D 6 - Michael Bölker

Production of secondary metabolites in response to complex and changing environments


     
    

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Prof. Dr. Michael Bölker

Philipps-Universität Marburg, Faculty of Biology

Karl-von-Frisch-Straße 8, 35043 Marburg

+49 - 6421 - 2821536

boelker@staff.uni-marburg.de

http://www.uni-marburg.de/fb17/fachgebiete/genetik/genetikI

 

Research summary:

Many microorganisms react to changes in the environment and stress with the production of secondary metabolites. These substances serve for many different purposes and protect against damage, allow the acquisition of nutrients or help to compete with other microorganisms. During the last funding period we discovered two novel gene clusters for secondary metabolites in the phytopathogenic fungus Ustilago maydis.

(i) We have identified a gene cluster that contains all genes required for the biosynthesis of the unsaturated dicarboxylic acid itaconate. Interestingly, U. maydis produces itaconate not via decarboxylation of cis-aconitate as has been described in other  organisms but by trans-aconitate decarboxylation. Both itaconate and trans-aconitate act as enzyme inhibitors and thus are toxic. We will focus on the metabolic regulation and biological function of these two unusual metabolites. We detected that U. maydis contains a gene cluster that contains genes to enable the usage of trans-aconitate as nutrient. The catalytic mechanism of the U. maydis enzymes involved in itaconate and trans-aconitate metabolism is unknown und therefore we will use X-ray crystallography to determine their secondary and tertiary structure. In addition, we will study how U. maydis evades the toxic effects of both itaconate and trans-aconitate. Transcription of genes involved in trans-aconitate metabolism is stroingly induced by trans-aconitate. We will study, how U. maydis senses transaconitate and how this metabolite is taken up by the cells.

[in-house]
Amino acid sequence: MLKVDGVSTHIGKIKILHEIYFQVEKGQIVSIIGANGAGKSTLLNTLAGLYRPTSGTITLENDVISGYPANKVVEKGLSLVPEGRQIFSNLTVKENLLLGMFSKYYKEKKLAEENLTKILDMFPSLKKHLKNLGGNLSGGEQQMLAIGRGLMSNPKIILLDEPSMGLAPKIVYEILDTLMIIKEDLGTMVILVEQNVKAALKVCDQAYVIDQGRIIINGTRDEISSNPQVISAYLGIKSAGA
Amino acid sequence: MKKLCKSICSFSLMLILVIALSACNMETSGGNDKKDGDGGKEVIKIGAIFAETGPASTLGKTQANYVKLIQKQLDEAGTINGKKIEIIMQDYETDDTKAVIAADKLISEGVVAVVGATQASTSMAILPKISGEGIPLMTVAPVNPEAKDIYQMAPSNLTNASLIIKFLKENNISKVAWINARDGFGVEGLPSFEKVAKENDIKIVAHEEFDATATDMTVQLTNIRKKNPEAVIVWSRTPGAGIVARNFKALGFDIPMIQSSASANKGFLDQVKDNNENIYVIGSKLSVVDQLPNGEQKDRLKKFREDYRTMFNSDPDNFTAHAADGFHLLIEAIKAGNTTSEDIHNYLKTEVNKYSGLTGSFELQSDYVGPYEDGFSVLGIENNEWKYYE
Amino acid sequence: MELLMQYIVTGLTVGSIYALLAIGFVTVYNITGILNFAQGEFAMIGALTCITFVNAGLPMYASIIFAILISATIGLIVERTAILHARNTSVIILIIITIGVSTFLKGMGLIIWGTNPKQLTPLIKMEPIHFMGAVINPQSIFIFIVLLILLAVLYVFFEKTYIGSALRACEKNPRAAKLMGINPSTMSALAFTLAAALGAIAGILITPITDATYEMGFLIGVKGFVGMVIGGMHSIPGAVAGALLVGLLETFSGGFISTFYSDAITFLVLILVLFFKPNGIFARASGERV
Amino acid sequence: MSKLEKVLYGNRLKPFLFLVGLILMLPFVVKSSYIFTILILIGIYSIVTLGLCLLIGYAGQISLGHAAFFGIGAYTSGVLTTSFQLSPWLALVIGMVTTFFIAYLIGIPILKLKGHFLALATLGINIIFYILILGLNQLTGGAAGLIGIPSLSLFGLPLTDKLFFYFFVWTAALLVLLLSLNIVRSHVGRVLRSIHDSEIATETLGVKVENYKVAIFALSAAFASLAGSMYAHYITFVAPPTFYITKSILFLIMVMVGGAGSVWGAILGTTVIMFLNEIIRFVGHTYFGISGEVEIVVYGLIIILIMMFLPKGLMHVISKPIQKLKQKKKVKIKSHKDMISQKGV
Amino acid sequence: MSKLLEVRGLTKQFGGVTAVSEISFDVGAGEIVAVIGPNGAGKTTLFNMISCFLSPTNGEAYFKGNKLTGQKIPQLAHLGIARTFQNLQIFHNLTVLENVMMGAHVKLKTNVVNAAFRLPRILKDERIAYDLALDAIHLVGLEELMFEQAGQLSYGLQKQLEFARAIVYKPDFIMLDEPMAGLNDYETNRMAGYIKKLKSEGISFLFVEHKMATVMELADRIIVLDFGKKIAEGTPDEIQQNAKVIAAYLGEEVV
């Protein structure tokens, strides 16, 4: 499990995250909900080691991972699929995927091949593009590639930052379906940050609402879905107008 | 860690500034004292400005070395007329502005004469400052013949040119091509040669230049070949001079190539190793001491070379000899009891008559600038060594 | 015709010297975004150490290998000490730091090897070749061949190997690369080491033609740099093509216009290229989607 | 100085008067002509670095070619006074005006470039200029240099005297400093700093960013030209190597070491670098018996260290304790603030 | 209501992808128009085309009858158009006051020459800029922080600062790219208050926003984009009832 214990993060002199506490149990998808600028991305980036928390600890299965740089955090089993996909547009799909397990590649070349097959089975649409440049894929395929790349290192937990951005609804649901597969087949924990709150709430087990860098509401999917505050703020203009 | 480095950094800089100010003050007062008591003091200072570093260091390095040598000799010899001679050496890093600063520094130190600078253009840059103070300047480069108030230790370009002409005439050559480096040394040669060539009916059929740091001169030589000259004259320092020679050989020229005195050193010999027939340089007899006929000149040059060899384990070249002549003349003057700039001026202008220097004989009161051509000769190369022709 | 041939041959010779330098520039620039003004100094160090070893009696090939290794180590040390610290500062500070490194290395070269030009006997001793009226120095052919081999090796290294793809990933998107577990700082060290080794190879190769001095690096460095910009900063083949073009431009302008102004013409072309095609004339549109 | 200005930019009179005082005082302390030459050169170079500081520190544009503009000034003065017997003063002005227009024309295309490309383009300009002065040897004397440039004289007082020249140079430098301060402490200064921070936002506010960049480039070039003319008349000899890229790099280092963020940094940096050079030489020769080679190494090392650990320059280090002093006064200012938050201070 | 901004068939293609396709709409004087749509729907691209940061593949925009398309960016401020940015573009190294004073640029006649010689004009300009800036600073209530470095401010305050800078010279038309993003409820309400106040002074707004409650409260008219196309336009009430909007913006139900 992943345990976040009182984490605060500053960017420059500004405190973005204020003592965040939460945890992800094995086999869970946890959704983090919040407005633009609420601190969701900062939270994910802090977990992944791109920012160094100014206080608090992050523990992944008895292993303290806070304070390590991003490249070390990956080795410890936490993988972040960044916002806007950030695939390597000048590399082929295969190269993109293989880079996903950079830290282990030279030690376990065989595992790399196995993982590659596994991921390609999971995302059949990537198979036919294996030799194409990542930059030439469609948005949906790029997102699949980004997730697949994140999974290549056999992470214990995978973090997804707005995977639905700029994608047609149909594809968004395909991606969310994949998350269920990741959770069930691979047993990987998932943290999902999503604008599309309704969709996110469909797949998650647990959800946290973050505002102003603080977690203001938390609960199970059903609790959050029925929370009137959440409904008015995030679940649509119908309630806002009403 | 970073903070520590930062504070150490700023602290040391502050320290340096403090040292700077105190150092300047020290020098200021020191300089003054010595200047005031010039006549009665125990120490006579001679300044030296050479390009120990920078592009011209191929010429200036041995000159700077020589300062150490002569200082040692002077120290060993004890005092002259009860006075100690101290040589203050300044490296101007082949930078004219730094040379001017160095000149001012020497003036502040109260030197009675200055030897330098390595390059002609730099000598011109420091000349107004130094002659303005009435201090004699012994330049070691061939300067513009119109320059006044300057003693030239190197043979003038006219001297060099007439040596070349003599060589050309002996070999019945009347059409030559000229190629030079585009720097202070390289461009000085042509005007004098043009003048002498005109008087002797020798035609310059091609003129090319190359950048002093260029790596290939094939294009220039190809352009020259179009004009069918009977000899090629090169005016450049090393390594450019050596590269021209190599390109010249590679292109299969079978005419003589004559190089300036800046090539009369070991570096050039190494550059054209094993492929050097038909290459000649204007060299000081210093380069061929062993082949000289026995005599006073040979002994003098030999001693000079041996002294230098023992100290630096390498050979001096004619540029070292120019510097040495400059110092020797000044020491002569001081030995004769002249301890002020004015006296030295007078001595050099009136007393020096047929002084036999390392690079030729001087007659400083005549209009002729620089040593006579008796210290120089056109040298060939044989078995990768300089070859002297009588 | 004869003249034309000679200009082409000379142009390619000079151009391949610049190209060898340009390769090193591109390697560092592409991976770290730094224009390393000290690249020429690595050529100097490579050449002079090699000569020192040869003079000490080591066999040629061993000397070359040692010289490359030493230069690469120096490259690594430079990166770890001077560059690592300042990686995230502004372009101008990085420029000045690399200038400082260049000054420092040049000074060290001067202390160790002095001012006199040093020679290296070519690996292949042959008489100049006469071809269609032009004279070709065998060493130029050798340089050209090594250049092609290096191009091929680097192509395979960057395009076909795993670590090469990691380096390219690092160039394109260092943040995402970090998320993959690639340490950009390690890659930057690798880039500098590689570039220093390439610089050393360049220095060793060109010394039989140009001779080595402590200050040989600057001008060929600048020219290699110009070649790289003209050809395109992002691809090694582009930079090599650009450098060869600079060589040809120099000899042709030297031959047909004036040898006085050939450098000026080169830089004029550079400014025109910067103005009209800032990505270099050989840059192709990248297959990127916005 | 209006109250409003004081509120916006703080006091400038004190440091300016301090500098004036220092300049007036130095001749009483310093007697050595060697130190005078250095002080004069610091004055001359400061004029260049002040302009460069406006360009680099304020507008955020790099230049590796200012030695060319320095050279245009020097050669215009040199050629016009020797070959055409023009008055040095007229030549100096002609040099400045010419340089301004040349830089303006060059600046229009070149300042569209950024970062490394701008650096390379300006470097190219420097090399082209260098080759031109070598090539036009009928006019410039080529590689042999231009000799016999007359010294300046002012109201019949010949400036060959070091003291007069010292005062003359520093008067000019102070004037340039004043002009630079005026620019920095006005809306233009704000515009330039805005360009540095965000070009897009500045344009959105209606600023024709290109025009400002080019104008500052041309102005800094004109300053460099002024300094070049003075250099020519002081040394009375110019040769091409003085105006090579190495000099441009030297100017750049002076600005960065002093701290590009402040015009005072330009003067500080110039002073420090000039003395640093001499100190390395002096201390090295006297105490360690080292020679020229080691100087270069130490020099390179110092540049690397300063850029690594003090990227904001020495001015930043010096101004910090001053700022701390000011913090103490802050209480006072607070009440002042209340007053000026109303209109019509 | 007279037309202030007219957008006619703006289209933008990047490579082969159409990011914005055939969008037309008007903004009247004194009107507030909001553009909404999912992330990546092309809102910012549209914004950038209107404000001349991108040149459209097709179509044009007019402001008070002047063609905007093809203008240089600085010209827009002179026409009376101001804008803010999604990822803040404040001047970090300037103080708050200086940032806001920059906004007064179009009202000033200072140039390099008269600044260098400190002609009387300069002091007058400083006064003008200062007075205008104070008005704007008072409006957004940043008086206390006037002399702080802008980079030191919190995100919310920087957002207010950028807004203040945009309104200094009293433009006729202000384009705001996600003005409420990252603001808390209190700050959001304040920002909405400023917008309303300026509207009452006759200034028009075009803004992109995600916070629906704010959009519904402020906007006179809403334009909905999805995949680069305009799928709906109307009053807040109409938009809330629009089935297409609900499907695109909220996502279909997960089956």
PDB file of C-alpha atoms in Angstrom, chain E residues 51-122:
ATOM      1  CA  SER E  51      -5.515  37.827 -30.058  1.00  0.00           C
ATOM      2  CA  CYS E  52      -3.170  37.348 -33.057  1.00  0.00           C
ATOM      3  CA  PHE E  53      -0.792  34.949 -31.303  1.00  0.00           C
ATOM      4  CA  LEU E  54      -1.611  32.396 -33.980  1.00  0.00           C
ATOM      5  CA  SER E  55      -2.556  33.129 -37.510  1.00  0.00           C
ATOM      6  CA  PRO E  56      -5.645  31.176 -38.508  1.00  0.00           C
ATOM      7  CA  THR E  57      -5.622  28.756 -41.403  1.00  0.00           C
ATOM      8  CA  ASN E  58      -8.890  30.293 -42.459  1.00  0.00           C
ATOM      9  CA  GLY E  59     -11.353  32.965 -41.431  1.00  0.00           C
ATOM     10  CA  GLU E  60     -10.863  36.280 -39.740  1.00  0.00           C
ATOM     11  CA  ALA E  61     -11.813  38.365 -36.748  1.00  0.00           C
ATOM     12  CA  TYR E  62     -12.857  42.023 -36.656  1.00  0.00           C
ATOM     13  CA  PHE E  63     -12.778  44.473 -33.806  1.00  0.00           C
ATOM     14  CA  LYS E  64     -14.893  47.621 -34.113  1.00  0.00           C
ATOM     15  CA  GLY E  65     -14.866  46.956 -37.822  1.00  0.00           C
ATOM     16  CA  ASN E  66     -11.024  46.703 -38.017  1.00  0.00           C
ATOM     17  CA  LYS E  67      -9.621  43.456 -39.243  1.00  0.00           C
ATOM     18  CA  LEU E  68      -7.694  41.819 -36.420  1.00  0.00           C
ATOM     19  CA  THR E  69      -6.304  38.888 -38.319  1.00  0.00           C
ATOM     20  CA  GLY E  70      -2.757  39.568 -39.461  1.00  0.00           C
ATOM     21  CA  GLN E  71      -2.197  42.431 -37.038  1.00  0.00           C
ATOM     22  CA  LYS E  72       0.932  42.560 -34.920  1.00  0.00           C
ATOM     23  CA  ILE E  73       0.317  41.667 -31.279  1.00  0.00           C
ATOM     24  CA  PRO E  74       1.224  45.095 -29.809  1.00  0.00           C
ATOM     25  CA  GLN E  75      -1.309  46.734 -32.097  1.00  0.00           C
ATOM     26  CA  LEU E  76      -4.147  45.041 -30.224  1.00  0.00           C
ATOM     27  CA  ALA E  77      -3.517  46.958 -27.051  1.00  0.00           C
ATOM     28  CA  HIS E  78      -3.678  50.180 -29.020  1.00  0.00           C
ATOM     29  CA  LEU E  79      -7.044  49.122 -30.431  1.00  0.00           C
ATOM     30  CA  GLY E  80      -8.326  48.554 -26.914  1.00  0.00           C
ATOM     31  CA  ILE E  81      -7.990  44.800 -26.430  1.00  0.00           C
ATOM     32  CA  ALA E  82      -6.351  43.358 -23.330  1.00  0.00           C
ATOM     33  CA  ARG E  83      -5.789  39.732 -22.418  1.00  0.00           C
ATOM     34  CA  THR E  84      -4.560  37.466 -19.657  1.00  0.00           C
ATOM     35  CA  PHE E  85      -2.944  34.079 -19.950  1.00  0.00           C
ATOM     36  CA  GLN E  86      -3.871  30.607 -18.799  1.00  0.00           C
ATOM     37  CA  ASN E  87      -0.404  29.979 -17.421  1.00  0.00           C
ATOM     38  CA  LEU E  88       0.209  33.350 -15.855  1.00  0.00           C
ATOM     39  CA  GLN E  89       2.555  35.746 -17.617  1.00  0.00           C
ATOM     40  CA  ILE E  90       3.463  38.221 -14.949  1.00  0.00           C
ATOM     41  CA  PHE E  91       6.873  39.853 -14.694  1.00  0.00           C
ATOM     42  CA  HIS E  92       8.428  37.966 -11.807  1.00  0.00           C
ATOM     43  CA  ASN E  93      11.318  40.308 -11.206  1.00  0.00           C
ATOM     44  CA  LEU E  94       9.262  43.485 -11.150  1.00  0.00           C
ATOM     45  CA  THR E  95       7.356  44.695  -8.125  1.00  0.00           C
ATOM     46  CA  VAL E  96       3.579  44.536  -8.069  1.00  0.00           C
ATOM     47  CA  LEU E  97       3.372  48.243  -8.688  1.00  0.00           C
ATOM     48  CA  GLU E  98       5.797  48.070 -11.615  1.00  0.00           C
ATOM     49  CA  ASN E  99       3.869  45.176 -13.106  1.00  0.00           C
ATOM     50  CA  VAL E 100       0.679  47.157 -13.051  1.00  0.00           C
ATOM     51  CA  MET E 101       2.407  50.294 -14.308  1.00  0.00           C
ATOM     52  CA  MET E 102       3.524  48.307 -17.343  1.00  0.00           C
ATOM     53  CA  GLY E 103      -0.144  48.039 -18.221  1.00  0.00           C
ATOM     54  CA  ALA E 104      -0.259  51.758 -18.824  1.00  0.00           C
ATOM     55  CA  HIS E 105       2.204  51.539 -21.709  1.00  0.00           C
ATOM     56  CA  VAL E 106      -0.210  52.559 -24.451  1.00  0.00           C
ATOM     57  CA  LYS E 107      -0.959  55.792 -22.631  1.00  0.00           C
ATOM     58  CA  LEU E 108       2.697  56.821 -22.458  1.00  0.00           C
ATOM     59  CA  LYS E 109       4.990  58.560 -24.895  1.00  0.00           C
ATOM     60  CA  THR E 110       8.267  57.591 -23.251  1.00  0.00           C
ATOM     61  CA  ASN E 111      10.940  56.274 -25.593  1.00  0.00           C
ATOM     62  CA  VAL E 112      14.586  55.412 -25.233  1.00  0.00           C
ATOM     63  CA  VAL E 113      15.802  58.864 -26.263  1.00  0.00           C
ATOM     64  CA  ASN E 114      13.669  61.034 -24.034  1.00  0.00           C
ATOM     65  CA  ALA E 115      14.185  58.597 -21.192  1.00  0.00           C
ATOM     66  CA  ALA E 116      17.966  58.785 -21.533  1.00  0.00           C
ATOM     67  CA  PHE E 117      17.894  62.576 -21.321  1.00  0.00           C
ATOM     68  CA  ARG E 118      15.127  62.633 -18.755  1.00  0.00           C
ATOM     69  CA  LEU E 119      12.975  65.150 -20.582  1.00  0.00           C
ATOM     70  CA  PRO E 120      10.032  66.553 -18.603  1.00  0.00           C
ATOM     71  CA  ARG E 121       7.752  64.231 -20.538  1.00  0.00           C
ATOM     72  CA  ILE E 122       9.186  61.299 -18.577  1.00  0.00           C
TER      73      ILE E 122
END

(ii) During its pathogenic development U. maydis produces dark spores. Recently, a polyketide synthase and a laccase were described, that are responsible for spore melanization. By genome analysis we could identify an additional gene cluster that causes melanization independent of spore formation. This cluster encodes three polyketide synthases and contains further genes characteristic for secondary metabolism. Forced expression of a pathway-specific transcription factor resulted in the production of a dark pigment in axenic culture. Preliminary structural analysis revealed that the dark pigment consists of polymerized tetrahydroxynaphthalene (THN) monomers. This finding was surprising because most fungi produce either dihydroxynaphthalene (DHN) or tyrosine derived (DOPA)-melanin. During the next period we will therefore further study the biosynthetic pathway and the molecular structure of this unusual melanin. To get a clue to the biological function of THN-melanin we will determine how activation of the gene cluster occurs and under which environmental conditions the second melanin gene cluster is expressed.